Micrograms also can be marked as Microgrammes or µg (alternative British English spelling in UK).

Definition of the Ounce

The ounce is defined differently in different systems of measurement. The most common ounce is the international avoirdupois ounce, which is equal to 28.349523125 grams or 437.5 grains. This is the ounce that is used for most purposes, such as measuring food, postal items, fabric, paper and boxing gloves. The avoirdupois ounce is one-sixteenth of an avoirdupois pound, which is defined as 7000 grains.

Another ounce is the international troy ounce, which is equal to 31.1034768 grams or 480 grains. This is the ounce that is used for measuring precious metals and gems, such as gold, silver, platinum and diamonds. The troy ounce is one-twelfth of a troy pound, which is defined as 5760 grains.

A third ounce is the apothecaries’ ounce, which is also equal to 480 grains, but it is divided into eight drams instead of twelve pennyweights like the troy ounce. The apothecaries’ ounce is used for measuring medicines and drugs.

There are also other historical or regional ounces that have different values, such as the Spanish ounce, the French ounce, the Portuguese ounce, the Roman/Italian ounce, the Dutch metric ounce and the Chinese metric ounce.

How to Convert Ounces

Ounces can be converted to other units of weight by using conversion factors or formulas. Here are some examples of how to convert ounces to other units of weight in the US customary system and the SI system:

  • To convert ounces to pounds, divide by 16. For example, 32 oz = 32/16 = 2 lb.
  • To convert ounces to tons (short), divide by 32000. For example, 64000 oz = 64000/32000 = 2 tons.
  • To convert ounces to grams, multiply by 28.349523125. For example, 4 oz = 4 x 28.349523125 = 113.3980925 g.
  • To convert ounces to kilograms, multiply by 0.028349523125. For example, 8 oz = 8 x 0.028349523125 = 0.226796185 kg.
  • To convert ounces to milligrams, multiply by 28349.523125. For example, 2 oz = 2 x 28349.523125 = 56699.04625 mg.
  • To convert ounces to micrograms, multiply by 28349523.125. For example, 1 oz = 1 x 28349523.125 = 28349523.125 µg.

Where Ounces are Used

Ounces are used in different countries and regions for different applications and purposes. Here are some examples of where ounces are used:

  • In the United States, ounces are used for measuring packaged foods and food portions, postal items, areal density of fabric and paper, boxing gloves and firearms.
  • In the United Kingdom, ounces are used for measuring food portions and ingredients, woolen cloth and gold bullion.
  • In Canada, ounces are used for measuring food portions and ingredients, precious metals and gems and liquor bottles.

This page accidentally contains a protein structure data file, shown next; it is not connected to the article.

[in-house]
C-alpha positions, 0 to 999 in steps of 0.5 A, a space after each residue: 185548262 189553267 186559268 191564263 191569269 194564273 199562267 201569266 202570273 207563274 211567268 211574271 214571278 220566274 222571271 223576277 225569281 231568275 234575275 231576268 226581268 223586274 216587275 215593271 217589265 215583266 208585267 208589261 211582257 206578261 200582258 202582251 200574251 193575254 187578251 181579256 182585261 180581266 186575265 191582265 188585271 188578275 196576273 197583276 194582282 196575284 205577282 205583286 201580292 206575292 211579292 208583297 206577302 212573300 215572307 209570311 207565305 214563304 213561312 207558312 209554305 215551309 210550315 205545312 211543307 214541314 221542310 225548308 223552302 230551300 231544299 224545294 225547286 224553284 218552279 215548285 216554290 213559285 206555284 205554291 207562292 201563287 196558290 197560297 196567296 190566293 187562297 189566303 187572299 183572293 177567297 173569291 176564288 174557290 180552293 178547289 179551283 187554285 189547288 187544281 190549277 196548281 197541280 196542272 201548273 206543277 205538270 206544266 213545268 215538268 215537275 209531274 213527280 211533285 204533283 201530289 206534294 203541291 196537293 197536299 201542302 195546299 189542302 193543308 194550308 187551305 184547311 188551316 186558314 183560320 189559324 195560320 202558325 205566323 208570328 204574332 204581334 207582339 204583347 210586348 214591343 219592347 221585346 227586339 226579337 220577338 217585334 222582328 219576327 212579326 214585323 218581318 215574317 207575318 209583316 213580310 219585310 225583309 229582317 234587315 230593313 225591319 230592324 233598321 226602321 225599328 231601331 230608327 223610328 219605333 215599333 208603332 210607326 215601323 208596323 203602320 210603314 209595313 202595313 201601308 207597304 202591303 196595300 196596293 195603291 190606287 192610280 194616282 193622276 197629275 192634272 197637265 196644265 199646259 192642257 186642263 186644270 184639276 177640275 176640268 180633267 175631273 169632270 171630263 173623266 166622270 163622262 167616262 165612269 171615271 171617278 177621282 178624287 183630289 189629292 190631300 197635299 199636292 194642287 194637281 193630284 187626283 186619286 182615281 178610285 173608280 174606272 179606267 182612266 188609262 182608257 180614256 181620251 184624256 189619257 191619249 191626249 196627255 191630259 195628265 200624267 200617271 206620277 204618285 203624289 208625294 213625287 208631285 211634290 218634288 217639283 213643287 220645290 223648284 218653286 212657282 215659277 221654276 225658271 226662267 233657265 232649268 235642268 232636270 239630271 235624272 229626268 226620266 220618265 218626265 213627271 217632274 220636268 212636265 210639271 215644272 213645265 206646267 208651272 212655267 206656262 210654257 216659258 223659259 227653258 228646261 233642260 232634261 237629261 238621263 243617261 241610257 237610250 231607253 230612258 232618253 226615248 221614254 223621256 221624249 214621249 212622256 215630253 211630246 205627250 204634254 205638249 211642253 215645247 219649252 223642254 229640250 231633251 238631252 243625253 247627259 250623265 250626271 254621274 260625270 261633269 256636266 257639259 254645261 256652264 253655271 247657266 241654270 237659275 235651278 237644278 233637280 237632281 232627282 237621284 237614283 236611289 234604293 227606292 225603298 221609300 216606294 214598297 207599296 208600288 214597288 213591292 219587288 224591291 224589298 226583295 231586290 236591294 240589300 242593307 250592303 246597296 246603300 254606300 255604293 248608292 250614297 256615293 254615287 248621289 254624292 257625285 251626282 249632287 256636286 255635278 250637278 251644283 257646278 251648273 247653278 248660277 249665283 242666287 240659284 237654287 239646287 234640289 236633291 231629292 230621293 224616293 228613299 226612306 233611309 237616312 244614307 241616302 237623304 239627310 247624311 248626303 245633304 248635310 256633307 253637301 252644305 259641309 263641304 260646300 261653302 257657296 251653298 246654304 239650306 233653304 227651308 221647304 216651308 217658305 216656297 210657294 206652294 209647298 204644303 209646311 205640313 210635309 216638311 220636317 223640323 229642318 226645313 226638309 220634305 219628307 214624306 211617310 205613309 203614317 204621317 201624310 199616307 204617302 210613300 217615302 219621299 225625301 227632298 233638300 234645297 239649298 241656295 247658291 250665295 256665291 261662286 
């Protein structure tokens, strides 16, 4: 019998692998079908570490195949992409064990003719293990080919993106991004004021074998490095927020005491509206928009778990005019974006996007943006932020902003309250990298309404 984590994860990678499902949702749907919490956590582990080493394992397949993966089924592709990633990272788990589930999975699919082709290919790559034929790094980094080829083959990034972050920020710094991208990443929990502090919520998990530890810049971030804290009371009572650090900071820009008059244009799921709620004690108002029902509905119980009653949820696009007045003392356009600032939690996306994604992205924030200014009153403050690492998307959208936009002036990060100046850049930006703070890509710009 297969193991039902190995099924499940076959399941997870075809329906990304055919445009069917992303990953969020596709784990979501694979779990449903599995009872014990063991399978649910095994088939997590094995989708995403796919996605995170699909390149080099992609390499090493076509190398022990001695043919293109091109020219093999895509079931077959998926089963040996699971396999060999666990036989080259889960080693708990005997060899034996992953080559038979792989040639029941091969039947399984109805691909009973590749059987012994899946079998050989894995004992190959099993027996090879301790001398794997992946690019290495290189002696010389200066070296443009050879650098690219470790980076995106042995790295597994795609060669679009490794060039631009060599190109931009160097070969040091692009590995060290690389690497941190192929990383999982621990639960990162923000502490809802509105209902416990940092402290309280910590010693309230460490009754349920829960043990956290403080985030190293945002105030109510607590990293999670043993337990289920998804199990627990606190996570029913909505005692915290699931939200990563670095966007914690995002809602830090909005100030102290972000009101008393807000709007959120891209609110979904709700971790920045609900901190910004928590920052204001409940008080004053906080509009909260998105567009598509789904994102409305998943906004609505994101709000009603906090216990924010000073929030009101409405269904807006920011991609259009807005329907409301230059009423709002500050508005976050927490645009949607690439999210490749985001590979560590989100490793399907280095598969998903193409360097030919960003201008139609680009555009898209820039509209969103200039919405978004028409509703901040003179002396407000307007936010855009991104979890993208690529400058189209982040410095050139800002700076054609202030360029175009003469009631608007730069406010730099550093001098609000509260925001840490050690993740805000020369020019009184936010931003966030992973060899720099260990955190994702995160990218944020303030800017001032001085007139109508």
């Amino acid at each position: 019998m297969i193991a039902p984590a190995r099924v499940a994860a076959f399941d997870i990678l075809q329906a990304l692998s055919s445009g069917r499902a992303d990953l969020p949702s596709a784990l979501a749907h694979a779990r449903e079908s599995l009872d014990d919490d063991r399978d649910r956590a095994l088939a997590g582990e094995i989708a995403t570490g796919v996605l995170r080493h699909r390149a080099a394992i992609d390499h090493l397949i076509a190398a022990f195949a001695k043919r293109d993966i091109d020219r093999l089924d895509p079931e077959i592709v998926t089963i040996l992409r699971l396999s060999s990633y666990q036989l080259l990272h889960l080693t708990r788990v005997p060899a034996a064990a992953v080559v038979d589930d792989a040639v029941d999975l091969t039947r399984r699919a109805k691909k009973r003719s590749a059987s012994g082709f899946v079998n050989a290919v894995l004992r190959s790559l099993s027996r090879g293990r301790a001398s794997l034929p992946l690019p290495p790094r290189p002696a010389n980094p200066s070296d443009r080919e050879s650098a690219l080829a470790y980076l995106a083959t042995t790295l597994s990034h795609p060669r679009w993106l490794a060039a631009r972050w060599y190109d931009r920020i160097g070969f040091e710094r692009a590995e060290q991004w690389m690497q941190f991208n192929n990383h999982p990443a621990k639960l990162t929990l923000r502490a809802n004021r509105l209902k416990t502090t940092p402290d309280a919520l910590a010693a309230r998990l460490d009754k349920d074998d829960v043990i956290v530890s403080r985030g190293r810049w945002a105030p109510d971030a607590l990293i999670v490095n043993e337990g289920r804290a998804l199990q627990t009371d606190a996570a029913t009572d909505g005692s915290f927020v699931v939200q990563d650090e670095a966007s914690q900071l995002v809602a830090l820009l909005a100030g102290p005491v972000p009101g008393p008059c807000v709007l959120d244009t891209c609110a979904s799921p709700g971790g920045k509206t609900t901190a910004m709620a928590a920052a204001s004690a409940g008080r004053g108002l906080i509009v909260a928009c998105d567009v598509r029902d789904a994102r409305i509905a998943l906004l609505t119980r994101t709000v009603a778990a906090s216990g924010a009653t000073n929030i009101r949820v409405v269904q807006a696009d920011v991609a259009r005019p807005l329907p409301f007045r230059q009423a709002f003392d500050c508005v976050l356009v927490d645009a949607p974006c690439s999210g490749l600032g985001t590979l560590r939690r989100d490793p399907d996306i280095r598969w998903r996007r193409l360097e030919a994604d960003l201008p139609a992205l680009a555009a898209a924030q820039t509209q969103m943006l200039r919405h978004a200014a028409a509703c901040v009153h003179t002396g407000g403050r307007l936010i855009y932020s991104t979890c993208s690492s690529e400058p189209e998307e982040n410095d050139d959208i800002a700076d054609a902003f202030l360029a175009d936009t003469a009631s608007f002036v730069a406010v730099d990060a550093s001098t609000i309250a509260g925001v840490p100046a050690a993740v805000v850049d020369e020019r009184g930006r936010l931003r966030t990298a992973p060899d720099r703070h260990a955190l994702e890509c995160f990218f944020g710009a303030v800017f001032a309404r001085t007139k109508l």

• In Australia and New Zealand, ounces are used for measuring food portions and ingredients, precious metals and gems and baby weights.
  • In China, ounces are used for measuring tea leaves and pearls.
  • In India, ounces are used for measuring gold ornaments and silk fabrics.

History of Ounces

Ounces have a long history that dates back to ancient times. Here are some highlights of the history of ounces:

  • The uncia was an ancient Roman unit of measurement that was one-twelfth of a Roman pound or libra. It was also used as a unit of volume and area.
  • The uncia was borrowed into Old English as ynsan or yndsan from a Vulgar Latin form with ts for c before i (palatalization). This became inch in modern English.
  • The uncia was also borrowed into Middle English through Anglo-Norman and Middle French as unce, once or ounce. This became ounce in modern English.
  • The ounce was divided into different fractions and multiples, such as the dram, the pennyweight, the scruple and the mark.
  • The ounce was used in different systems of measurement, such as the imperial system, the US customary system, the troy system and the apothecaries’ system.
  • The ounce was standardized by international agreements, such as the international yard and pound agreement of 1959 and the international troy ounce agreement of 1958.

Example Conversions of Ounces to Other Units

Here are some examples of conversions of ounces to other units of weight:

  • 1 oz = 0.0625 lb
  • 1 oz = 0.00003125 ton
  • 1 oz = 28.349523125 g
  • 1 oz = 0.028349523125 kg
  • 1 oz = 28349.523125 mg
  • 1 oz = 28349523.125 µg
  • 1 oz = 0.911458333 troy oz
  • 1 oz = 0.911458333 apothecaries’ oz
  • 1 oz = 1.041666667 Spanish oz
  • 1 oz = 0.927272727 French oz